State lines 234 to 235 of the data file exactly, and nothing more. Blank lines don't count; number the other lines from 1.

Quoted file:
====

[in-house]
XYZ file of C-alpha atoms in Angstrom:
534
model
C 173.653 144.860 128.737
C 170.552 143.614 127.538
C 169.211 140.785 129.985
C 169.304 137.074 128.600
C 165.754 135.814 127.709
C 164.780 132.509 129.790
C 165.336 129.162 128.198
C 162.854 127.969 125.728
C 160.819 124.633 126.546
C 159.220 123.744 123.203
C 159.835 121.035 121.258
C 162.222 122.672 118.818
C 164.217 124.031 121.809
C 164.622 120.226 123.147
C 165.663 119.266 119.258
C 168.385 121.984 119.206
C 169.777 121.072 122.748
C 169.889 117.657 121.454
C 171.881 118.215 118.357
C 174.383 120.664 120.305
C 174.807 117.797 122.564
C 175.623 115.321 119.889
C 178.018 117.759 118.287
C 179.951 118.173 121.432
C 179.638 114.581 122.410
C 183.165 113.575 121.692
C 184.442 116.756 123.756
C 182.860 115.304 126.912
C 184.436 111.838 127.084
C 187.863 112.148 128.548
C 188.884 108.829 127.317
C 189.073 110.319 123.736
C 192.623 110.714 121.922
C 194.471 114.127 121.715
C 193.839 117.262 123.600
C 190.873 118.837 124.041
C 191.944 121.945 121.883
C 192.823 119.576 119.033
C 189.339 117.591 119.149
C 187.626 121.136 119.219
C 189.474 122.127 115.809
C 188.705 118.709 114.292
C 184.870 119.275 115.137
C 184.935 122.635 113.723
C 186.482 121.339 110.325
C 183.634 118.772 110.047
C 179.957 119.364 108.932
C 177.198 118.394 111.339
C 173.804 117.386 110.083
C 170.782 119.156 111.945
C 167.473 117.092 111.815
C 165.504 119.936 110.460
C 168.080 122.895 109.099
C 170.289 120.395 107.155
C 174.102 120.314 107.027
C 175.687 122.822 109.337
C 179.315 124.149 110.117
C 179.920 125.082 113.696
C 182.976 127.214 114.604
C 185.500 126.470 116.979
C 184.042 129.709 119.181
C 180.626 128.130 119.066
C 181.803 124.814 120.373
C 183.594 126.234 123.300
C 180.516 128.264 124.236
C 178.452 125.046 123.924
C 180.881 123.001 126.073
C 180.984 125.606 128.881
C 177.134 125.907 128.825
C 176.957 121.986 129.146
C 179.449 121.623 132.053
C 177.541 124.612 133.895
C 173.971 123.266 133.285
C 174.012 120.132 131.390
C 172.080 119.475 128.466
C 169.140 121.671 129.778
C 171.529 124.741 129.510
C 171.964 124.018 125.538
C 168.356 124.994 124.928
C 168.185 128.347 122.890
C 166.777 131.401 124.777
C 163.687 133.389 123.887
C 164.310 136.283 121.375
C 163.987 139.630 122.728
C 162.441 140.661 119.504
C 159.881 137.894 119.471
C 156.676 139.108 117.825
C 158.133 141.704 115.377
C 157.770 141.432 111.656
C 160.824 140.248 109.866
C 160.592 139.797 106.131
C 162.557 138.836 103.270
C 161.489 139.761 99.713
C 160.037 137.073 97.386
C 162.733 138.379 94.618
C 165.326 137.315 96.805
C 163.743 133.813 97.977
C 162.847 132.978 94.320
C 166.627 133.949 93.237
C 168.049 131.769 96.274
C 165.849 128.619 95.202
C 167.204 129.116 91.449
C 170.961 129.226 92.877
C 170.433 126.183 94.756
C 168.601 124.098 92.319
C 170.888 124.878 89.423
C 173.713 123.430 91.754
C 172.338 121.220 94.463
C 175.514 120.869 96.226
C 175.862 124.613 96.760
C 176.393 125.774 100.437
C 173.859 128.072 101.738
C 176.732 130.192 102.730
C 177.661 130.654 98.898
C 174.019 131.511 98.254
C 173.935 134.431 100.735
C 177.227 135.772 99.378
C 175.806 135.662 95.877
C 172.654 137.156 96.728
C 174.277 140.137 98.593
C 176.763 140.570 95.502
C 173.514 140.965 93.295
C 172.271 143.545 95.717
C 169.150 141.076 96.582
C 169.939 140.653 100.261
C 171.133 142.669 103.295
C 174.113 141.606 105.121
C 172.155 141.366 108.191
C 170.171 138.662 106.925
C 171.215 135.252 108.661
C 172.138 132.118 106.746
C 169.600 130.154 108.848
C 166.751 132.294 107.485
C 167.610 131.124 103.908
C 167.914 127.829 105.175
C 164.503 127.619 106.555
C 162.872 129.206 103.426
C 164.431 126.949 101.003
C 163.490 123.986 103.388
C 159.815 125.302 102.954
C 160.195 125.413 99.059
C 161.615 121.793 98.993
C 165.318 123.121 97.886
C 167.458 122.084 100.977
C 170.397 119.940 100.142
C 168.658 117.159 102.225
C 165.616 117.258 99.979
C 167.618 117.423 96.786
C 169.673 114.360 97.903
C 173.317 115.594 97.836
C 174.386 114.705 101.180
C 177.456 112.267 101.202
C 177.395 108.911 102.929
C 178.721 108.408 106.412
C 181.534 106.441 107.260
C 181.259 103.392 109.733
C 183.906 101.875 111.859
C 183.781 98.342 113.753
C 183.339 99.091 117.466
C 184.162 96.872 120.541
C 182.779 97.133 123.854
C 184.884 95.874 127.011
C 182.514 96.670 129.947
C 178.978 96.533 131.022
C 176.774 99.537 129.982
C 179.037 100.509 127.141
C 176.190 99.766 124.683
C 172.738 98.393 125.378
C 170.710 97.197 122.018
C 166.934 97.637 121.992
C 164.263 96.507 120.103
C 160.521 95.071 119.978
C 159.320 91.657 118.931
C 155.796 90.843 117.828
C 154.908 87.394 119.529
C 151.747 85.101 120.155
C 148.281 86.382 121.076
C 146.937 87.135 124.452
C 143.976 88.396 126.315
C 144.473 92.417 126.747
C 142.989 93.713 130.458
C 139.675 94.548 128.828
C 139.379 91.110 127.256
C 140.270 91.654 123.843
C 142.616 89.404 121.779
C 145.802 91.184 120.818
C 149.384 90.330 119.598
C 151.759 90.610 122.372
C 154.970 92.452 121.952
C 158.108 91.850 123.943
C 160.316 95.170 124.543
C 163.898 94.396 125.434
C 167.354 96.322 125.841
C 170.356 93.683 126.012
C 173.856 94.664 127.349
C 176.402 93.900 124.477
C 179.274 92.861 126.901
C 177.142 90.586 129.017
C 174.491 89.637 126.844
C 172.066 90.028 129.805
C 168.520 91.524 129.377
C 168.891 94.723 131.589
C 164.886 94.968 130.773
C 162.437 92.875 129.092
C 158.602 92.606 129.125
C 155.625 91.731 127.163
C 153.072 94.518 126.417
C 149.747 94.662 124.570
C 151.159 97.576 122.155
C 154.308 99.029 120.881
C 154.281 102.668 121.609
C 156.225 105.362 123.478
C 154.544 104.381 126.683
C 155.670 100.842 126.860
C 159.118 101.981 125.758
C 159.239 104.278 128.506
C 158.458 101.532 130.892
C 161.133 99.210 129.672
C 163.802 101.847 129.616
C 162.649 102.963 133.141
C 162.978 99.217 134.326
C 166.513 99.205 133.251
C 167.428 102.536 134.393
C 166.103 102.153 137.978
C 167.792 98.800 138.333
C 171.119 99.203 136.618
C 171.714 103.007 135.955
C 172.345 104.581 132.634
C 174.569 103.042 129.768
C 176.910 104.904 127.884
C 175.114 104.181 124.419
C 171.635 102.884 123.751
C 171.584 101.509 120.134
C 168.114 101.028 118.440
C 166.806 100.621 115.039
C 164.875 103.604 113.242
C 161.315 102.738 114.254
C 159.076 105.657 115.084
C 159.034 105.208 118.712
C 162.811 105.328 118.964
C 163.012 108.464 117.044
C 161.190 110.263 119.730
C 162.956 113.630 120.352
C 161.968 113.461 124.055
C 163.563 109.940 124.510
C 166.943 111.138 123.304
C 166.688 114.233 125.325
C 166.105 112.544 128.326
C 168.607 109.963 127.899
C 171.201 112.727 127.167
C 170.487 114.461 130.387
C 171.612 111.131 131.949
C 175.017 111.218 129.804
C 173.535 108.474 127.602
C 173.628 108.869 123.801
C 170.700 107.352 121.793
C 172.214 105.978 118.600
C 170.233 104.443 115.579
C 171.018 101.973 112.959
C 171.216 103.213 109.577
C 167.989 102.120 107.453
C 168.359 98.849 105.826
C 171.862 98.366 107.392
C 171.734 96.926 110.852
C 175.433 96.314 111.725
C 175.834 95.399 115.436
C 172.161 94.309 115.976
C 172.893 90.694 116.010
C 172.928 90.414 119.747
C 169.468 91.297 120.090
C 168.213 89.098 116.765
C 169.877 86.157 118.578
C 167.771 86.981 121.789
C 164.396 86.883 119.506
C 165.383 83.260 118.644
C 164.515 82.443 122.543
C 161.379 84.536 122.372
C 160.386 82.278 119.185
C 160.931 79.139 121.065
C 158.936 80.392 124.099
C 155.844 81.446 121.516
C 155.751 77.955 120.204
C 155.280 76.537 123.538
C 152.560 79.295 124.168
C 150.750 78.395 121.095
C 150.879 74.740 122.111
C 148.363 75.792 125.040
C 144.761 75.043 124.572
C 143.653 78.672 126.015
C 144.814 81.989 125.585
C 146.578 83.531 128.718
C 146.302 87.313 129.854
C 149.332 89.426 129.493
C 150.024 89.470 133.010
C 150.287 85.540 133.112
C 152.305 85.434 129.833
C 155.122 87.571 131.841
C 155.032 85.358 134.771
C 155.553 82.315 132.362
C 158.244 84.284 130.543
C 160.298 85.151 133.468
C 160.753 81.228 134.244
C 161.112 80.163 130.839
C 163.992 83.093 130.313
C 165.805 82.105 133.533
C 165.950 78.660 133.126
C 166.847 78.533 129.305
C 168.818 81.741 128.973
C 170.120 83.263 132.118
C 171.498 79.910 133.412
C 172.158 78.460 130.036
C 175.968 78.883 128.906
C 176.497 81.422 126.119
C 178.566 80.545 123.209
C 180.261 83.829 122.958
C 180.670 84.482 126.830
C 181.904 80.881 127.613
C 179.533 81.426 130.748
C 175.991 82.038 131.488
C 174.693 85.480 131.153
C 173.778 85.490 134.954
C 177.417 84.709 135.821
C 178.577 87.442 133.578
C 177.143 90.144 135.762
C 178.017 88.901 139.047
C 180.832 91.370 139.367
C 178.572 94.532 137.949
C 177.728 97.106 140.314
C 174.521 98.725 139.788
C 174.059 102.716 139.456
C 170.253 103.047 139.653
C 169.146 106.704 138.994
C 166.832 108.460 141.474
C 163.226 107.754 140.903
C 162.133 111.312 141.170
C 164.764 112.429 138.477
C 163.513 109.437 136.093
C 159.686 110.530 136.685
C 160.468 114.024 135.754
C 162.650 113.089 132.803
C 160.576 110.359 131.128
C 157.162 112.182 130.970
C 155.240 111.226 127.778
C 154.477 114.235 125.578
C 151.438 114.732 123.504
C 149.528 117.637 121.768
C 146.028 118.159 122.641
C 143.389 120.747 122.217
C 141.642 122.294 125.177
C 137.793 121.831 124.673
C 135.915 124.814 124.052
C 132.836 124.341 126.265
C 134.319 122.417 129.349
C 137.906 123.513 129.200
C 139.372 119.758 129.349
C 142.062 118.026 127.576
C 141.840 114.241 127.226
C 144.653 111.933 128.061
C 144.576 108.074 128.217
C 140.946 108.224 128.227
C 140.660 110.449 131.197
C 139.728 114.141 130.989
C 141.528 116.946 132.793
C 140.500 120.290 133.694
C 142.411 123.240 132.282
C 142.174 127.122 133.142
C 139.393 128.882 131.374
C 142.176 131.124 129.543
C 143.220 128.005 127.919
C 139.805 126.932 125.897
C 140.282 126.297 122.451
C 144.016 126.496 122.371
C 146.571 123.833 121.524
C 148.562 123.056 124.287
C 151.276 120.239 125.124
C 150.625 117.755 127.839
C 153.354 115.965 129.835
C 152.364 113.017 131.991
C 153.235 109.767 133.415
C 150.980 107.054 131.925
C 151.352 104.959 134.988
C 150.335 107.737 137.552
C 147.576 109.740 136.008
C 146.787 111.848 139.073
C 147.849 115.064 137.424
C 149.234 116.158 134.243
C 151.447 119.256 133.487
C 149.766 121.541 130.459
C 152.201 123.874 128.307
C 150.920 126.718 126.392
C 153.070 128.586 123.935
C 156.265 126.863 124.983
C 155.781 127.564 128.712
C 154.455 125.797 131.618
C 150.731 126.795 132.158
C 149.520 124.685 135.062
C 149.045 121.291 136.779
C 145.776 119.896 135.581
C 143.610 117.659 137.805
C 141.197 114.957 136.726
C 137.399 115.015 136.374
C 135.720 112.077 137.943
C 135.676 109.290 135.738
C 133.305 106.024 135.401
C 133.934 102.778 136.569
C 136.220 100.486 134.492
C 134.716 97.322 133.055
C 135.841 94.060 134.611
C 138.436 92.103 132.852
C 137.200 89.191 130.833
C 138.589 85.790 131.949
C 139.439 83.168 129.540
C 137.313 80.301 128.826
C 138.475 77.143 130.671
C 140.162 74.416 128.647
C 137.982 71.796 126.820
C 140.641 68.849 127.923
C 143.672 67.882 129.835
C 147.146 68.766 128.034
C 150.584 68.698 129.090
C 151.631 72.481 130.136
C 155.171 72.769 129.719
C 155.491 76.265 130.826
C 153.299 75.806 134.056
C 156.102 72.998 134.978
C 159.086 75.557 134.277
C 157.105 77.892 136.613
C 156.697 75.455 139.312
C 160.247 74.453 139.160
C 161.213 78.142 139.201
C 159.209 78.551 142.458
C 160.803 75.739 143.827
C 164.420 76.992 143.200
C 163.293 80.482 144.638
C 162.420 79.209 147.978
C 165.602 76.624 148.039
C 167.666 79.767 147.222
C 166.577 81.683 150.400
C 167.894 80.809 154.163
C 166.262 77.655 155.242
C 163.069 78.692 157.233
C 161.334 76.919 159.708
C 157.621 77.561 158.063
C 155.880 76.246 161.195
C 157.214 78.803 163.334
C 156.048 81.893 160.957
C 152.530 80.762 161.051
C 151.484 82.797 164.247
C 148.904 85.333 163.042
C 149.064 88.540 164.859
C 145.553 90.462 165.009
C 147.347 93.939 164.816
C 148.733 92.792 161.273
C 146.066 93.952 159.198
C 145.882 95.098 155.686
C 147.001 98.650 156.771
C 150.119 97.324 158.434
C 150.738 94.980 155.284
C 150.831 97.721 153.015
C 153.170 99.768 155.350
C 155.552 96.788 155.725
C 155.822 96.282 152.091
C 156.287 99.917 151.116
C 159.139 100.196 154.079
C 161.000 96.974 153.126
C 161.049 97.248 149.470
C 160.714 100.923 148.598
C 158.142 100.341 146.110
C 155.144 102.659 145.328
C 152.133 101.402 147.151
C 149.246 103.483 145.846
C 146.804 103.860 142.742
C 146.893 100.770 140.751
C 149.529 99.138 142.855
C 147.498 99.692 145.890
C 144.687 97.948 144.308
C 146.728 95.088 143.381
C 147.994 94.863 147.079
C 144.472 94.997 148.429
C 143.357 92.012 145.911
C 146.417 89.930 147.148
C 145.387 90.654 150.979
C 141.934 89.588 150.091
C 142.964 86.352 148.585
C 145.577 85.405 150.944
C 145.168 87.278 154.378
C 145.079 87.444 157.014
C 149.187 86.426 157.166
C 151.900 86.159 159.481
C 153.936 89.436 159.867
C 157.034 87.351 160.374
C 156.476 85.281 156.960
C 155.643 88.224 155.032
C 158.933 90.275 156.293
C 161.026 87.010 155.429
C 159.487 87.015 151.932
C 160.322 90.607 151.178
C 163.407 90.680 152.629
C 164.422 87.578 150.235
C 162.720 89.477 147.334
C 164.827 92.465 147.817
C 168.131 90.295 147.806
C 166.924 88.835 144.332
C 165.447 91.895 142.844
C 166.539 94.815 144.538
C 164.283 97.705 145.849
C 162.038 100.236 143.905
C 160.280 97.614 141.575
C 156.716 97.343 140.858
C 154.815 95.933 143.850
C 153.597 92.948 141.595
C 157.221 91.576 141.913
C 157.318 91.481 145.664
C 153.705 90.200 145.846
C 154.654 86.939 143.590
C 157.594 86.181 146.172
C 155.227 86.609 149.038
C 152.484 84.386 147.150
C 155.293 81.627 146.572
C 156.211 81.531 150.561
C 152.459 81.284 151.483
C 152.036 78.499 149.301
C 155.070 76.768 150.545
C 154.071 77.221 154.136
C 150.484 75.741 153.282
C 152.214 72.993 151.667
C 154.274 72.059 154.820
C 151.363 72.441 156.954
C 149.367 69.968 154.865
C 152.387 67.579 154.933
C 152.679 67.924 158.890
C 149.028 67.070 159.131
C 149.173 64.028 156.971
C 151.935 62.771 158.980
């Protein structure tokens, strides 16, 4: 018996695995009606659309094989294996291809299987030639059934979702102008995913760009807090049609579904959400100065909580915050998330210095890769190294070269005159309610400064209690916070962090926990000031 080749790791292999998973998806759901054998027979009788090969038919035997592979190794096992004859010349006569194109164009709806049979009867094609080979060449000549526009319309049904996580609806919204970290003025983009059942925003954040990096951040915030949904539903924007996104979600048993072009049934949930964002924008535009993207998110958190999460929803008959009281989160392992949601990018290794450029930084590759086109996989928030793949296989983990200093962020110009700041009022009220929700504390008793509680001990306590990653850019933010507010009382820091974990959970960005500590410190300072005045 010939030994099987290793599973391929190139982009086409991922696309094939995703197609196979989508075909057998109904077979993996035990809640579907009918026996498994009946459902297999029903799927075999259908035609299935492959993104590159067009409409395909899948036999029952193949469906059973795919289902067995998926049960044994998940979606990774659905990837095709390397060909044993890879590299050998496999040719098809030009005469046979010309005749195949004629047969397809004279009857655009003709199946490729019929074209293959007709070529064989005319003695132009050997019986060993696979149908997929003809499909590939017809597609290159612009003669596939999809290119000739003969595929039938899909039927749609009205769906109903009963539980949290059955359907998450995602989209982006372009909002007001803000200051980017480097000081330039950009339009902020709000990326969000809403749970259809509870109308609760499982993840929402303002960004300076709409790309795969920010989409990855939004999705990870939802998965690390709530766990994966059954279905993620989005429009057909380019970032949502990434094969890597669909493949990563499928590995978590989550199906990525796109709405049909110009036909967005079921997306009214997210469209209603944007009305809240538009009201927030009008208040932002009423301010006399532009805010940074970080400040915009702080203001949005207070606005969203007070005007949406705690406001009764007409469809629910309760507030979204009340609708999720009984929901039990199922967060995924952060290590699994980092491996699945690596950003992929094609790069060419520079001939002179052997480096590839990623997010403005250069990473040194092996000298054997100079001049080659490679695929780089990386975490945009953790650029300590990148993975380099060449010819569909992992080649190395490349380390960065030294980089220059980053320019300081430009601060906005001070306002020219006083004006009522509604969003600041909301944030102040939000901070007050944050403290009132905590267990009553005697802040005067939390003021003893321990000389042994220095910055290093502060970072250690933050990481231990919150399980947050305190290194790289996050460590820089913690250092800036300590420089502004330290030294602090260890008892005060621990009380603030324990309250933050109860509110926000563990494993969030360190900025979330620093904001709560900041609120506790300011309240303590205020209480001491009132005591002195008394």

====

C 176.910 104.904 127.884
C 175.114 104.181 124.419